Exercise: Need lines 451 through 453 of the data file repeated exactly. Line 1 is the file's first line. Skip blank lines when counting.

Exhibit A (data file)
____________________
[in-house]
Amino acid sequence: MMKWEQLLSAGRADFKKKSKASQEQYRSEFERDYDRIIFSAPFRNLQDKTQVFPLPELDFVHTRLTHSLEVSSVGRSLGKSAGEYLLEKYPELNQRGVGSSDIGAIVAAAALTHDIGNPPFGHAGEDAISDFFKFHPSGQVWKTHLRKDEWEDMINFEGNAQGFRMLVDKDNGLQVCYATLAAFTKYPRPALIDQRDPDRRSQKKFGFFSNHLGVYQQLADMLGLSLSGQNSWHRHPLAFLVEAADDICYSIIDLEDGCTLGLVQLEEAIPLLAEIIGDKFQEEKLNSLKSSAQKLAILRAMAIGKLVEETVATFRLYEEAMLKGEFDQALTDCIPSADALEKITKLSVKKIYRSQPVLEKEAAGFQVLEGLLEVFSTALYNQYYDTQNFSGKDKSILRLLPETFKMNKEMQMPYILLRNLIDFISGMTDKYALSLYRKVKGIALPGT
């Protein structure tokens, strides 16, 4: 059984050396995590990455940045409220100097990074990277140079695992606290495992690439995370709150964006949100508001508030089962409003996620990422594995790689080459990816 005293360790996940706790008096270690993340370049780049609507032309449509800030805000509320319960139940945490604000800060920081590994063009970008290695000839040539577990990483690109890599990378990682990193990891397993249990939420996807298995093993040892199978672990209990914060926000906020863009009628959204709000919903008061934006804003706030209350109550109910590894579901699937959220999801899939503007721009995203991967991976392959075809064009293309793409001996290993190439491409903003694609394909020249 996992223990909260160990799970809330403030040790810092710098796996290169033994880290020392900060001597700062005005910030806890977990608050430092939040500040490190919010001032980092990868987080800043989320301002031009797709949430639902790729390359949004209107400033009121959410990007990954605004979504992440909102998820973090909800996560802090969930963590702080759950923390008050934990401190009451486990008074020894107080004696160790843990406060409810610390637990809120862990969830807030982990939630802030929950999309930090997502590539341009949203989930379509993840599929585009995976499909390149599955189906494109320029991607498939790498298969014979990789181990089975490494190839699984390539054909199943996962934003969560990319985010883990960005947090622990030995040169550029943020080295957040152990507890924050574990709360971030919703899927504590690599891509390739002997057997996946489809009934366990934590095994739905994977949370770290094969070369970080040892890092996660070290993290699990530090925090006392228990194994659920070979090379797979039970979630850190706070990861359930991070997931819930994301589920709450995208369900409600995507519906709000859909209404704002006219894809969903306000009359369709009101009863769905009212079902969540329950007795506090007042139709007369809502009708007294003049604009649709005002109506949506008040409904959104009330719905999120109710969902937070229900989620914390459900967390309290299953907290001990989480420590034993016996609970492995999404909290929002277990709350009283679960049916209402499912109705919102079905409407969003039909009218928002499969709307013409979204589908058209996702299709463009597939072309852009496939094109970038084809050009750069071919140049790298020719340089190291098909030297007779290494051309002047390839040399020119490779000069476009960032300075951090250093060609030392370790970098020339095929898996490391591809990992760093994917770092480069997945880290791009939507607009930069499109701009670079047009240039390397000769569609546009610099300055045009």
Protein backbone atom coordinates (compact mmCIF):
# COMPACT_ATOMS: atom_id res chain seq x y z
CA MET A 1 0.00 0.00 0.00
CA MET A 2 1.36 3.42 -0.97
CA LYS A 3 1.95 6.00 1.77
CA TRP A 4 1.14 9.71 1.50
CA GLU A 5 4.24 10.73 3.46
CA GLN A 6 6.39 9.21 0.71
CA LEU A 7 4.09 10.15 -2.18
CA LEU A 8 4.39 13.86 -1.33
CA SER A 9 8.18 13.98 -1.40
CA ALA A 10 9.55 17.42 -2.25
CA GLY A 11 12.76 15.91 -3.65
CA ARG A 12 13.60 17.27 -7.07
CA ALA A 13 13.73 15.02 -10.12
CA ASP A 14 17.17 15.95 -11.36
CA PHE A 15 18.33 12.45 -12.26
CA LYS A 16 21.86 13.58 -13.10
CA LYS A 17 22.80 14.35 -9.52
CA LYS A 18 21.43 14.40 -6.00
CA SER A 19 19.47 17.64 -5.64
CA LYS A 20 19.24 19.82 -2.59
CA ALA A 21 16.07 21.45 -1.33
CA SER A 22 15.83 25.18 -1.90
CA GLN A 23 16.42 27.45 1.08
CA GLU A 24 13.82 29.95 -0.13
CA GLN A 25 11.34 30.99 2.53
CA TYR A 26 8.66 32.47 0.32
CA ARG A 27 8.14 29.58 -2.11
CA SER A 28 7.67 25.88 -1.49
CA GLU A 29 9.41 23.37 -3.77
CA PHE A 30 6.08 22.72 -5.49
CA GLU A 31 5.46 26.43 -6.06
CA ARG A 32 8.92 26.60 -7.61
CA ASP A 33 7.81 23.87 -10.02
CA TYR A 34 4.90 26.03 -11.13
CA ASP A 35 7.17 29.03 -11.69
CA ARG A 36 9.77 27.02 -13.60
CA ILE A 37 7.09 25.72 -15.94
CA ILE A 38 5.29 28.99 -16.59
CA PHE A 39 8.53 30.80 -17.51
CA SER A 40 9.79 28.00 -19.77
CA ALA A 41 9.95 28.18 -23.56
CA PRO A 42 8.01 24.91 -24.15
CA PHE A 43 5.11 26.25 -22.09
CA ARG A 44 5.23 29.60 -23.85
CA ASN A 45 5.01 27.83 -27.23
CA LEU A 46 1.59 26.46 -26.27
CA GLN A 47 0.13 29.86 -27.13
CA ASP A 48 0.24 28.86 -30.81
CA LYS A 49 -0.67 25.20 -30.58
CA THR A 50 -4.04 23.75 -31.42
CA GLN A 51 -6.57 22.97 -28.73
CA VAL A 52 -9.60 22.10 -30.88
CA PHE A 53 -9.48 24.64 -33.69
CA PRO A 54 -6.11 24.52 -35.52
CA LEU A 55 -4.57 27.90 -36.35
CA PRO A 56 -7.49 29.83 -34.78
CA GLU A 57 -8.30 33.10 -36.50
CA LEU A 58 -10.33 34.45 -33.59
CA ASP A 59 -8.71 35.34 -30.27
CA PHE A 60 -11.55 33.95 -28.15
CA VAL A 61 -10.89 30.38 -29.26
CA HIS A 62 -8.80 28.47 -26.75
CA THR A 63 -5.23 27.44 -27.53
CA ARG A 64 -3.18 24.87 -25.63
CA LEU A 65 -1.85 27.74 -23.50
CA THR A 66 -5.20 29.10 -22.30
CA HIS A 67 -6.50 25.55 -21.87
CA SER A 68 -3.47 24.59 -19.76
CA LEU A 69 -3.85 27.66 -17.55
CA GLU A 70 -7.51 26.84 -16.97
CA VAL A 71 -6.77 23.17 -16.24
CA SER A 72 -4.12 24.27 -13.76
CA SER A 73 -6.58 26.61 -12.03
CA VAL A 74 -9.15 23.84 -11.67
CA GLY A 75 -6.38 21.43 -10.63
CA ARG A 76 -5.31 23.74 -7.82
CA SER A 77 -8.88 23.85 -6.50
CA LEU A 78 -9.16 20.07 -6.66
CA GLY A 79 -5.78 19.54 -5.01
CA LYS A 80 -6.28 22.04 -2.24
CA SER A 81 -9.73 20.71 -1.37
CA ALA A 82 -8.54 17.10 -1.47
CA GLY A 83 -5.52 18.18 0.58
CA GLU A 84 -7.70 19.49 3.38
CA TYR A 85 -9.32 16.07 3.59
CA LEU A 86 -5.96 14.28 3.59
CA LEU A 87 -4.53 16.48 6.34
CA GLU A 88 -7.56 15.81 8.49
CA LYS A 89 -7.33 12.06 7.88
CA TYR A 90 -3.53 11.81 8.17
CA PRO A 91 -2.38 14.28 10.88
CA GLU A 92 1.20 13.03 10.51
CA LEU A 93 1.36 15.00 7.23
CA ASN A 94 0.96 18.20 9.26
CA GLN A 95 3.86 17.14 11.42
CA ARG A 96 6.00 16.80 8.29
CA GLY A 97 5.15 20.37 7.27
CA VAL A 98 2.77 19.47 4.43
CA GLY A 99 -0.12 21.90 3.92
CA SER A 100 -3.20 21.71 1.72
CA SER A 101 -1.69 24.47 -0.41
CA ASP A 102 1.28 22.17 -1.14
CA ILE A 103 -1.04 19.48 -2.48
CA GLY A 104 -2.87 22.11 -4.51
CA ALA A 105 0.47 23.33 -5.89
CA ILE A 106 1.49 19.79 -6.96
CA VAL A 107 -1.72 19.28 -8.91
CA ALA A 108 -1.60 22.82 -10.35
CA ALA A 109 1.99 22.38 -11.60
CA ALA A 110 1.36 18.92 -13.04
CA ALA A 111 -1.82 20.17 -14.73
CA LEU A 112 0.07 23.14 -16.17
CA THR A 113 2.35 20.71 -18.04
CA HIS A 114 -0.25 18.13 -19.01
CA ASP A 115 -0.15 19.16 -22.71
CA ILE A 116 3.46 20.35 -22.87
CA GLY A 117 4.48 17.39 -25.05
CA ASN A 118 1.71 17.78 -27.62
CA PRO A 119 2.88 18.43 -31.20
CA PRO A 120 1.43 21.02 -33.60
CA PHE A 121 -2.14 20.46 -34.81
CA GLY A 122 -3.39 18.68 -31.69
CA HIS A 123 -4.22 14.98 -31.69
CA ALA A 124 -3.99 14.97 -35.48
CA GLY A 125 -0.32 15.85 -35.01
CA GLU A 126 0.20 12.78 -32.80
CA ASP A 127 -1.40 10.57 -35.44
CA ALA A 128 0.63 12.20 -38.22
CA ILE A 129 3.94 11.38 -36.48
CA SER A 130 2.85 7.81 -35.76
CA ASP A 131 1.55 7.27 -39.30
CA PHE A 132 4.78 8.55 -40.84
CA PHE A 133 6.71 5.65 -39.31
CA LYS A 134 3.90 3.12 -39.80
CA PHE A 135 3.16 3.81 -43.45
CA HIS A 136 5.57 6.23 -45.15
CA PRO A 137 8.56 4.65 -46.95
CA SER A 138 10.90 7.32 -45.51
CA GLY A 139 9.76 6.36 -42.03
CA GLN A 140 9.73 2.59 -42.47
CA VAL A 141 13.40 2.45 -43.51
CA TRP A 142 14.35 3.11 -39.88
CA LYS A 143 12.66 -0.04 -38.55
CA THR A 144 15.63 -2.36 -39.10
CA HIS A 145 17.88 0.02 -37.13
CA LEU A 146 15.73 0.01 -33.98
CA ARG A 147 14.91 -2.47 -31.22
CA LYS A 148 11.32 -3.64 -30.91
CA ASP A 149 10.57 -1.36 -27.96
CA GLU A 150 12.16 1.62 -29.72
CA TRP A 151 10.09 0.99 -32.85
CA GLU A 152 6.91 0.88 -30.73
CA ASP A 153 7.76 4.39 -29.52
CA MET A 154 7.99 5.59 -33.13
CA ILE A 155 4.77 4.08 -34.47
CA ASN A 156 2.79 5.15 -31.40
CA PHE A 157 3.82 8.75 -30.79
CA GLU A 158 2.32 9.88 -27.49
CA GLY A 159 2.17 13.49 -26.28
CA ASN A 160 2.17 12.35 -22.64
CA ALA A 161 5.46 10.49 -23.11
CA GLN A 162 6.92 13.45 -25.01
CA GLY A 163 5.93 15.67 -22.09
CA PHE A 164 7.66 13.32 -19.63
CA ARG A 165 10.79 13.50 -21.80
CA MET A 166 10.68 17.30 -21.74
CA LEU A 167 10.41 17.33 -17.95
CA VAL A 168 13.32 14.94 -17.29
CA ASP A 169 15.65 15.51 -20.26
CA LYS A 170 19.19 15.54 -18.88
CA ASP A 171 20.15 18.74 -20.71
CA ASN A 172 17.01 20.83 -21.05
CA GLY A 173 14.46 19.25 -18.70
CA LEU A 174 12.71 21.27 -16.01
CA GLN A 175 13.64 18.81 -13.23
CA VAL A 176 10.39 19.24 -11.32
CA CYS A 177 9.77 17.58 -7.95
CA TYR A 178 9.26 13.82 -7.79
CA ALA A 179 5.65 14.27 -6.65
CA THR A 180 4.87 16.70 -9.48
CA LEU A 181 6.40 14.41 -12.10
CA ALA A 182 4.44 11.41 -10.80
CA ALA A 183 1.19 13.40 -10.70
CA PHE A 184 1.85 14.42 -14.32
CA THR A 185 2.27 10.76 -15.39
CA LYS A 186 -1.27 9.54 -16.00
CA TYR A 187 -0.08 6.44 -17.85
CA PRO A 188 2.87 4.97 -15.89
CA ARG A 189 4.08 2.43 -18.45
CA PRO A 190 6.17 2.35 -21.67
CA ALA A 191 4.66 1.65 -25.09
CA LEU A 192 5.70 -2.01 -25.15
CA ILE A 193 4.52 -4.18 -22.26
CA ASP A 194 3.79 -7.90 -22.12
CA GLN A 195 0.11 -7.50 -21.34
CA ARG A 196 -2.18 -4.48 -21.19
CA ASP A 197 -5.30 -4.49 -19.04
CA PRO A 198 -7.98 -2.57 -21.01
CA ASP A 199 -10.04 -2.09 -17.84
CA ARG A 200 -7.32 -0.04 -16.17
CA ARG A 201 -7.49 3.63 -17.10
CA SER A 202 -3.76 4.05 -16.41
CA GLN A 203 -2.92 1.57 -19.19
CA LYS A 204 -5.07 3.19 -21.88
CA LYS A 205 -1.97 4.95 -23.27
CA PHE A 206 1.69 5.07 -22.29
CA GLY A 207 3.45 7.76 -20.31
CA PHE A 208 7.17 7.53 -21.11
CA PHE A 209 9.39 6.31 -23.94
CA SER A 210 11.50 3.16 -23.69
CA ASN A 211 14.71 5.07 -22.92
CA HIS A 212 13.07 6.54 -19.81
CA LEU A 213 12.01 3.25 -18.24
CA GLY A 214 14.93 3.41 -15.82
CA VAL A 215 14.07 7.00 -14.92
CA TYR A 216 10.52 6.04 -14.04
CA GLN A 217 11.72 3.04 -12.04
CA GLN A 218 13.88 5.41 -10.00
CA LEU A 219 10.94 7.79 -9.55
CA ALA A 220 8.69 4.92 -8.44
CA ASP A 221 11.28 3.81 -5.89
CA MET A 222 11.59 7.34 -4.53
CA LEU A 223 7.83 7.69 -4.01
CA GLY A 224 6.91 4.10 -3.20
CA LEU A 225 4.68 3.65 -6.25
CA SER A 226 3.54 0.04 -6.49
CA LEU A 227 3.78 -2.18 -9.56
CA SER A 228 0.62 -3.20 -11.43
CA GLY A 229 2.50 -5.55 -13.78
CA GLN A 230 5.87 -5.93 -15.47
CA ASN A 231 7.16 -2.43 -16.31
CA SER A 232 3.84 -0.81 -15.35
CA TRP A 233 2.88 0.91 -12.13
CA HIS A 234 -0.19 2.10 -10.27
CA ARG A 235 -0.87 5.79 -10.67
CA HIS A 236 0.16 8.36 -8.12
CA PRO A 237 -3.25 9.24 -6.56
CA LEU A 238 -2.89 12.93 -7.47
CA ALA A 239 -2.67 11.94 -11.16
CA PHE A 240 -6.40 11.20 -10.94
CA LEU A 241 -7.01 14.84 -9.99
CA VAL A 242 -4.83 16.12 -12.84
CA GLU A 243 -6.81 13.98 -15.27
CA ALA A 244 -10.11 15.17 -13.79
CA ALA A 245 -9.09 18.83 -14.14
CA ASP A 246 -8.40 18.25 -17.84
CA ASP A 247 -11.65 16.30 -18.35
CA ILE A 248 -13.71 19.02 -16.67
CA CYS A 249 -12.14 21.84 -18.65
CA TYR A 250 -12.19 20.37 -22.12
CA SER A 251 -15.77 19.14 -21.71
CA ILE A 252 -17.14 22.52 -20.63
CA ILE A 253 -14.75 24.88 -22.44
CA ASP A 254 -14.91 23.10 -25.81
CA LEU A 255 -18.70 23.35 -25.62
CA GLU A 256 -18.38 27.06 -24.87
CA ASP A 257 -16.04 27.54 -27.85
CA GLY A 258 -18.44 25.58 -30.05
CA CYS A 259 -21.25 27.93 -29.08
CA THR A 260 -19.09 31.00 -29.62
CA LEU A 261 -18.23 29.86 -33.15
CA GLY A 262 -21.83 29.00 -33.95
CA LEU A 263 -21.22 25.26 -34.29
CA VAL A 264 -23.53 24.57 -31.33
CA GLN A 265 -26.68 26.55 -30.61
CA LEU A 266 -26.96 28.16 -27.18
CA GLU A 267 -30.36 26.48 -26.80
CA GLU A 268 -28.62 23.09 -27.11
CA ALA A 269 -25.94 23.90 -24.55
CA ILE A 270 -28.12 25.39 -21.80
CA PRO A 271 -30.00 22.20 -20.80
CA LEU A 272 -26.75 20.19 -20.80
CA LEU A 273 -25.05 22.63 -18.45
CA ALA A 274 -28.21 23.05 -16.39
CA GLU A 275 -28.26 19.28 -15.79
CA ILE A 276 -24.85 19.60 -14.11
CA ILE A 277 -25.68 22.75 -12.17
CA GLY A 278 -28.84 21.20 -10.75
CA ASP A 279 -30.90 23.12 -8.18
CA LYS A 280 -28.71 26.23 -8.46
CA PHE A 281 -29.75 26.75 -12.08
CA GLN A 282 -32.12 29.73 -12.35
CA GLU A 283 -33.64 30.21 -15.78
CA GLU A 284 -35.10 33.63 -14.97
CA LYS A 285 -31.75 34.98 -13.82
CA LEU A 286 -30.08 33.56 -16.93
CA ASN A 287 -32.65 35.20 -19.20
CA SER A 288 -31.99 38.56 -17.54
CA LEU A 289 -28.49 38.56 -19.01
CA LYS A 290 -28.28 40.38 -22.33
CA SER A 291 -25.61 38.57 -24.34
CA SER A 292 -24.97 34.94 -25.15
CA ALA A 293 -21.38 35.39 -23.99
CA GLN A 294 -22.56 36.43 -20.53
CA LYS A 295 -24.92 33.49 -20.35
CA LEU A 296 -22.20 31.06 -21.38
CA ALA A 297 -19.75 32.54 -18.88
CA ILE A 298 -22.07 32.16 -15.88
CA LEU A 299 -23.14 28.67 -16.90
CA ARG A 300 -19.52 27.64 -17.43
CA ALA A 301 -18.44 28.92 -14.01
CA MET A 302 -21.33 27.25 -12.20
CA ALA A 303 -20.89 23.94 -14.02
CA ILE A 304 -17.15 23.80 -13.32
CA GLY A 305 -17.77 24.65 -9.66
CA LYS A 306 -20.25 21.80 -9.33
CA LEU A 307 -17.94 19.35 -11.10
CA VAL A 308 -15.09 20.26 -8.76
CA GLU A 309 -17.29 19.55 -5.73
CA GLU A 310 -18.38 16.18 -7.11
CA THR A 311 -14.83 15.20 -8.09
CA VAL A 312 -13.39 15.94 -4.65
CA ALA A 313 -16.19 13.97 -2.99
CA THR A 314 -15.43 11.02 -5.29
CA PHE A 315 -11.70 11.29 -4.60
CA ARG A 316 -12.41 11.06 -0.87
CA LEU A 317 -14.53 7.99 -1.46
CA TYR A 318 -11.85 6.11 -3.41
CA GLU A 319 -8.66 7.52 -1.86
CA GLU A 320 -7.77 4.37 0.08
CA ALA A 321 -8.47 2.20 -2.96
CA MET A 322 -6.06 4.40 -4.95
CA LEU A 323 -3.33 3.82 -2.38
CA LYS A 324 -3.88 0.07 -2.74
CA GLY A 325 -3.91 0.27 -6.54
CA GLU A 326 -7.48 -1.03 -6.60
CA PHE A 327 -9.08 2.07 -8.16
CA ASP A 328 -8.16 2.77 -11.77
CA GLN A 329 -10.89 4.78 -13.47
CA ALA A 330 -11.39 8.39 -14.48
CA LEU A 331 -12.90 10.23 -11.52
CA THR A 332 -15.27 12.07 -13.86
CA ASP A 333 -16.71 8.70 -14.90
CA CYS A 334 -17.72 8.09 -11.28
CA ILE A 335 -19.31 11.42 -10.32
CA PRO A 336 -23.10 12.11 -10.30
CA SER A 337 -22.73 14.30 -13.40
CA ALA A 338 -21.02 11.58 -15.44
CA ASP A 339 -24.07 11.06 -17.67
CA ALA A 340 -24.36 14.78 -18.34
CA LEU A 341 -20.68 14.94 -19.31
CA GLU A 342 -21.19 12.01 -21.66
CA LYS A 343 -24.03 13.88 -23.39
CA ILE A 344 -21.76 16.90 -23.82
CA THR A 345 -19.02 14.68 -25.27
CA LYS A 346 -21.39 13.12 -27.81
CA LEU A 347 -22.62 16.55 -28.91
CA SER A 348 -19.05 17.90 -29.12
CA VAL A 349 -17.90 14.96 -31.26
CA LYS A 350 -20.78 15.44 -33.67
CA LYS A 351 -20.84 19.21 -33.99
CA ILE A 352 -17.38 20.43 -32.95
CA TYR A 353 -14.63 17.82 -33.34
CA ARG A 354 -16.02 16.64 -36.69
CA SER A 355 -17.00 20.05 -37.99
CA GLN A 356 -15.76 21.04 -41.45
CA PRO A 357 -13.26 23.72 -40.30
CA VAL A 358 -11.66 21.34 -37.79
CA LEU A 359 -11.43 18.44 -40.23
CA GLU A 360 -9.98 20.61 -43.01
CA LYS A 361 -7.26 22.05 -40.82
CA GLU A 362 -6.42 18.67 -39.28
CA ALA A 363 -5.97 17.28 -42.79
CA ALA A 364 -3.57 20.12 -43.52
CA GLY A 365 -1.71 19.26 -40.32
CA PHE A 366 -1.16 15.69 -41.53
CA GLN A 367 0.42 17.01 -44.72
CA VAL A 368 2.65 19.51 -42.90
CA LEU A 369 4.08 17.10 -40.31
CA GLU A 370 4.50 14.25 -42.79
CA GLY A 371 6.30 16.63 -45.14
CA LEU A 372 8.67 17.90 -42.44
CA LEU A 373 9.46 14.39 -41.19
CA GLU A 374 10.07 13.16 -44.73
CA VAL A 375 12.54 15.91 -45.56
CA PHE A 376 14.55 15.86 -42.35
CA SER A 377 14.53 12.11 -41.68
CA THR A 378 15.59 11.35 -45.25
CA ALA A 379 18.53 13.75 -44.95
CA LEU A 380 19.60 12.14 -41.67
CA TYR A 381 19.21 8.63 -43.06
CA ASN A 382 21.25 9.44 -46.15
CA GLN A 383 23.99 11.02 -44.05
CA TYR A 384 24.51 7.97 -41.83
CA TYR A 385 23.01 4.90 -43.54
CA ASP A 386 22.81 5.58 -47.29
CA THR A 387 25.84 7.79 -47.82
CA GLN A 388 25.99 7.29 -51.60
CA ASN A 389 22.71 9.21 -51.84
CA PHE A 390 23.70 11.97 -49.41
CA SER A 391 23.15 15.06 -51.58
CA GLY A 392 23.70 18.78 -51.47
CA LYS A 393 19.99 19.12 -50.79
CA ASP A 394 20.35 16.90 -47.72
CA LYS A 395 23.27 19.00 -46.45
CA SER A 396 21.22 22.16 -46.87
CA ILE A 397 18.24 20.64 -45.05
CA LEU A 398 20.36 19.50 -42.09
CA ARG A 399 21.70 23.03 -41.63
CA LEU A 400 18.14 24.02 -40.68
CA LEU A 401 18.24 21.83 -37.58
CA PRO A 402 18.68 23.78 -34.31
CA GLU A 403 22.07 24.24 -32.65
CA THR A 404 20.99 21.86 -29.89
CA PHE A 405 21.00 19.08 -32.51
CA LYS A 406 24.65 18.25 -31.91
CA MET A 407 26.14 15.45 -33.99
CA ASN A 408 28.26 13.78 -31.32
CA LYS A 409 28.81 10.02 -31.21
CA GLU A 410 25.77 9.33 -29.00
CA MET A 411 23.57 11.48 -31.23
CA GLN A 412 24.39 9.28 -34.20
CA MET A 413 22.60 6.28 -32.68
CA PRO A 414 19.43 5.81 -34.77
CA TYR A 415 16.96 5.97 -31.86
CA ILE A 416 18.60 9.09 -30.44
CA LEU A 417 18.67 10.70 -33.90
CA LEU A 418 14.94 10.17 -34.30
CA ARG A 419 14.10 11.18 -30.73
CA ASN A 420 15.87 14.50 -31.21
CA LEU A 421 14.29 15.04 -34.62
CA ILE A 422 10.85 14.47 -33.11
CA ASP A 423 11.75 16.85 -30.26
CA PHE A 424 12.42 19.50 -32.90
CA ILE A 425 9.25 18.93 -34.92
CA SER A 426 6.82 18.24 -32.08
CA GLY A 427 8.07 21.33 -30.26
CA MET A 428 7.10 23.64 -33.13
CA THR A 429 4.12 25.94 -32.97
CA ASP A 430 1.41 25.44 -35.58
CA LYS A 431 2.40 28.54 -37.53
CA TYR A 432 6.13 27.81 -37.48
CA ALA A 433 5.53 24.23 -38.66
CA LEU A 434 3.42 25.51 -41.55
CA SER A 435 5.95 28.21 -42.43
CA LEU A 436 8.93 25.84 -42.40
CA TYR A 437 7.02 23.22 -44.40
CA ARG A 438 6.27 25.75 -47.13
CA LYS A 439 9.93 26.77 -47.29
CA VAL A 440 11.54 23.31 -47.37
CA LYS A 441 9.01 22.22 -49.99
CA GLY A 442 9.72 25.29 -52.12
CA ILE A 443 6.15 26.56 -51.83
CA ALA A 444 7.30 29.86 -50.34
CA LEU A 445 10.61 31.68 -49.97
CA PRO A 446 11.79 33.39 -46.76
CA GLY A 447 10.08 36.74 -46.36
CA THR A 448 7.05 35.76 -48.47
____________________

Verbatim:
CA PRO A 446 11.79 33.39 -46.76
CA GLY A 447 10.08 36.74 -46.36
CA THR A 448 7.05 35.76 -48.47